Managerial revolution can be said to have begun in the 19th century when joint-stock companies began to emerge. Managerial revolution has brought about separation of management from ownership in corporate management in almost all countries. With managerial revolution, companies no longer had a single owner and managers emerged to control business operations. Managerial revolution transformed the workplace and values other than profit entered into business calculations and there would be greater harmony between workers and executives. The managerial revolution represents the emergence of an institutional structure inherently superior for all times and places to that of decentralized ownership and market exchange in all its forms.
Managerial revolution through which specific governments sought to control costs and increase governability in the public sector has been extended to NGOs. Traditionally, manufacturing enterprises had been owned and controlled by individuals or families without any managerial revolution or management structure. Since most managers have become large stock holders the significance of the managerial revolution has been called into question.
The managerial revolution revisited: the moderating impact of top managers social class position - Donald Palmer, Michael Maher, University of California, USA. We categorize firms on the basis of the social class position of their top managers, focusing primarily on three types of firms, those run by: established capitalist owners, new capitalist owners and autonomous professional managers.
Loss of Shareholder Control and the Managerial Revolution? Anders Brostrom. The debate on economic democracy has to some extent centered around the role of the mandators within the enterprise. This article discusses that thesis and claims that the company is still in the hands of the owners through delegation and proxy. There is no such thing as a managerial revolution.
A Marx for the Managerial Revolution: Habermas on Law and Democracy -
The early work of Jurgen Habermas stressed the corrosive effects of the state and the market on the socio-cultural life-world. There could be no administrative creation of meaning. His more recent work argues that the system can redeem itself without sacrificing the emancipatory interests of humanity. However, this shift does not represent an abandonment of the revolutionary project of critical theory.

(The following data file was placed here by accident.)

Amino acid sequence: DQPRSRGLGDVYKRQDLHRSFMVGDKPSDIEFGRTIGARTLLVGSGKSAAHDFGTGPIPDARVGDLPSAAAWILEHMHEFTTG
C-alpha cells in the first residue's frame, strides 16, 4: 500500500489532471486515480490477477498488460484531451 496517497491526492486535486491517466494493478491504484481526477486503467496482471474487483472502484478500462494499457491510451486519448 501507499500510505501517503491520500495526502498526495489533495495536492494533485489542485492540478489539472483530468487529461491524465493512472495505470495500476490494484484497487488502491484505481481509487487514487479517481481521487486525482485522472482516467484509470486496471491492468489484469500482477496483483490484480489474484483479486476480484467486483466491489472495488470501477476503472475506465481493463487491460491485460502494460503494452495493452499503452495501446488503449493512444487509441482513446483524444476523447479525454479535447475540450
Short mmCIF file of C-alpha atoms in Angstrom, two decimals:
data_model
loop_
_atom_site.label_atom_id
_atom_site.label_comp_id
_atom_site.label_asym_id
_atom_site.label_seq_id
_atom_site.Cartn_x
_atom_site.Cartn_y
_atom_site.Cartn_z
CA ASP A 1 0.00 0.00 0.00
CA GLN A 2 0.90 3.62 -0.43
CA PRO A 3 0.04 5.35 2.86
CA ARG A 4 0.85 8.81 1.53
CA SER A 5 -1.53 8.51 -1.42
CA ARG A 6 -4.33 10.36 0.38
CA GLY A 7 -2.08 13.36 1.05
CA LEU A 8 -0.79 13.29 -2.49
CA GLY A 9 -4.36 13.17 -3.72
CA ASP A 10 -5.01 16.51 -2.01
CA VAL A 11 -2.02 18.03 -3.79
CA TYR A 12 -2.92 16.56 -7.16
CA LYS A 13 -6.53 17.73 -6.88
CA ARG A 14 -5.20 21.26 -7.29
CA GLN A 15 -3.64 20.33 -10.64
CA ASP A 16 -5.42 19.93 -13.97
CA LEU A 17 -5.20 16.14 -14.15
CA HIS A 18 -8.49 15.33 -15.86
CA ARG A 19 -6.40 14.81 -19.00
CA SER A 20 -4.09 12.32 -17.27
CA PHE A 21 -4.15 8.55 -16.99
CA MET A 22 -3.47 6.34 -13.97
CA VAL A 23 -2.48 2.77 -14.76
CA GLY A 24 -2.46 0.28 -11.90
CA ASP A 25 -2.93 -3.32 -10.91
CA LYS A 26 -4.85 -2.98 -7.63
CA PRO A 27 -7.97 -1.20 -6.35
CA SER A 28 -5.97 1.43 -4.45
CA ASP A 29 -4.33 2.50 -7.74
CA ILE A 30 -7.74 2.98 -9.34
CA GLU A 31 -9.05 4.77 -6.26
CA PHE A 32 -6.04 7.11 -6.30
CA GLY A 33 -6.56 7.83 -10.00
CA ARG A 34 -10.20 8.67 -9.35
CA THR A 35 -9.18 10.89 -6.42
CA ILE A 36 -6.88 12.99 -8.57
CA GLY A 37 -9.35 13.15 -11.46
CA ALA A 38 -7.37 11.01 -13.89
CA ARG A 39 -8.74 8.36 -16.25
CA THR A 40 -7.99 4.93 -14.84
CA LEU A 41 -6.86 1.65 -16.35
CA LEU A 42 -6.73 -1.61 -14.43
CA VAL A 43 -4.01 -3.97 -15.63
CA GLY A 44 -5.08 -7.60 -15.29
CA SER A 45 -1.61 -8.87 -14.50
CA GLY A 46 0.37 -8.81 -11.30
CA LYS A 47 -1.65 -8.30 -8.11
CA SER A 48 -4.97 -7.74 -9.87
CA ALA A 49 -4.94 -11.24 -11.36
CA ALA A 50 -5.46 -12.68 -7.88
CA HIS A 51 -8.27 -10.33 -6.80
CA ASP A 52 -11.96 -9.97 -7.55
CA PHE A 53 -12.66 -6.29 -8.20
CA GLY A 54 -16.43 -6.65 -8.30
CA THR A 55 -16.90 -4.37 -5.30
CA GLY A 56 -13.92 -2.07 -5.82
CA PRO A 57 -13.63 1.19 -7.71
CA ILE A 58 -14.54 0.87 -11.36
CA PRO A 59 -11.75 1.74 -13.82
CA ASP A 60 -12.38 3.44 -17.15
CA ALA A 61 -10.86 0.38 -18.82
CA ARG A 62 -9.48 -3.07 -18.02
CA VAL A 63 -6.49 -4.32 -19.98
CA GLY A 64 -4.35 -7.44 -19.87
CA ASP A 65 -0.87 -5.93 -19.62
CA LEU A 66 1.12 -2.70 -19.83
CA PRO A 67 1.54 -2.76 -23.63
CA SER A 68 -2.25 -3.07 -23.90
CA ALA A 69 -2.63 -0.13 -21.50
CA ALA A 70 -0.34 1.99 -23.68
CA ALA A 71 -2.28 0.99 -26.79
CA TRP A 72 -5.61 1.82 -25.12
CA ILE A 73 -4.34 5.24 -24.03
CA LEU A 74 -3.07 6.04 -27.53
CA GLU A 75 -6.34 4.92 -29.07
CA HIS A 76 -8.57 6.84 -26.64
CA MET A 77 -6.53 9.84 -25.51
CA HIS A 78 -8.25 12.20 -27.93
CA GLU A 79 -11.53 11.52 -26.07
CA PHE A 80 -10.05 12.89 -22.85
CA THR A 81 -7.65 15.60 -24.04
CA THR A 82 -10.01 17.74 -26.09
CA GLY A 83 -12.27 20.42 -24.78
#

The promises of managerial revolution theory - Nodoushani O.
Abstract: Posits that since the New Deal era, 1933-1940, the theory of managerial revolution has sparked tremendous debate concerning the governance of the USA's large corporations. Argues that an interpretation of The Modern Corporation and Private Property, within the context of other works by Adolf Berle and Gardiner Means, could raise profound insights in terms of a paradigm shift concerning the governance of big corporations in contemporary economy.
Managers after the era of organizational restructuring towards a second managerial
revolution? Bill Martin.
Managers careers and career orientations have changed significantly since the era of organizational change that began around 20-30 years ago. This article focuses on how managers have responded to these changes.
The Managerial Revolution -
Porter, John W.
Abstract: Changing demographic, economic, social, and political conditions are forcing a managerial revolution upon the academy, resulting in an entirely new set of mechanisms being put into place to maintain credibility and survival.
On Ownership and
Membership- Yohanan Stryjan, Stockholm and Uppsala University.
The issue of ownership occupies a central place in research on selfmanagement. This preoccupation has all but relegated other, no less central elements of self-management to a residual role. The findings, buttressed by a theoretical review of the mandator approach and of the managerial revolution thesis, suggest that the conventional model of the self-managed enterprise as a 'firm owned by workers', is theoretically inconsistent and yields, where followed in practice, highly unsatisfactory results.
Competing perspectives on the Managerial Revolution: From
Managerialist to Anti-Managerialist
Michael Rowlinson, Steven Toms, John F. Wilson
Abstract: Debates about the role of capitalist corporations depend ultimately on their response to the enduring question of who controls the large modern corporation. This article aims to identify various competing schools of thought that can be classified as managerialist and anti-managerialist, mainstream and radical, which have emerged over the course of the last 70 years, moving on to consider how each has impacted on the discipline of business history. The paper utilizes a two-by-two matrix that divides theories along two dimensions to set out four alternative perspectives. Along the horizontal dimension, anti-managerialism is opposed to managerialism; along the vertical dimension, mainstream and radical perspectives are opposed. The article then assesses the extent to which these conflicting perspectives have influenced the work of business historians, from Chandler's earliest work through to more recent thinking on the links between corporate governance, accountability and broader market forces. Empirical examples are included highlighting these competing perspectives and their potential contribution to our understanding of business change.